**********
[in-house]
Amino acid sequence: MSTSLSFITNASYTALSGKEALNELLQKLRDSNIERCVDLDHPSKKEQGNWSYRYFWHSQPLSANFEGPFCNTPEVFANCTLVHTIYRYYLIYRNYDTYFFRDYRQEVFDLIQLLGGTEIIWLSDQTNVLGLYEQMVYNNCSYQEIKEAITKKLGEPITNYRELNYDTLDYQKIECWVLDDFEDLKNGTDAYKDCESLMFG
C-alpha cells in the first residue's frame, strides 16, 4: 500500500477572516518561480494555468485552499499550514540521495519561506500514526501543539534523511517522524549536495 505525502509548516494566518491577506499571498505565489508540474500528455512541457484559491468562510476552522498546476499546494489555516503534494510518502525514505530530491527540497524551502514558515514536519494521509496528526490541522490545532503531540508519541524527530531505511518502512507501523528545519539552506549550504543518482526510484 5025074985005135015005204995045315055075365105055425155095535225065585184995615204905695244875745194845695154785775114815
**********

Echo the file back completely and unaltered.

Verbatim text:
[in-house]
Amino acid sequence: MSTSLSFITNASYTALSGKEALNELLQKLRDSNIERCVDLDHPSKKEQGNWSYRYFWHSQPLSANFEGPFCNTPEVFANCTLVHTIYRYYLIYRNYDTYFFRDYRQEVFDLIQLLGGTEIIWLSDQTNVLGLYEQMVYNNCSYQEIKEAITKKLGEPITNYRELNYDTLDYQKIECWVLDDFEDLKNGTDAYKDCESLMFG
C-alpha cells in the first residue's frame, strides 16, 4: 500500500477572516518561480494555468485552499499550514540521495519561506500514526501543539534523511517522524549536495 505525502509548516494566518491577506499571498505565489508540474500528455512541457484559491468562510476552522498546476499546494489555516503534494510518502525514505530530491527540497524551502514558515514536519494521509496528526490541522490545532503531540508519541524527530531505511518502512507501523528545519539552506549550504543518482526510484 5025074985005135015005204995045315055075365105055425155095535225065585184995615204905695244875745194845695154785775114815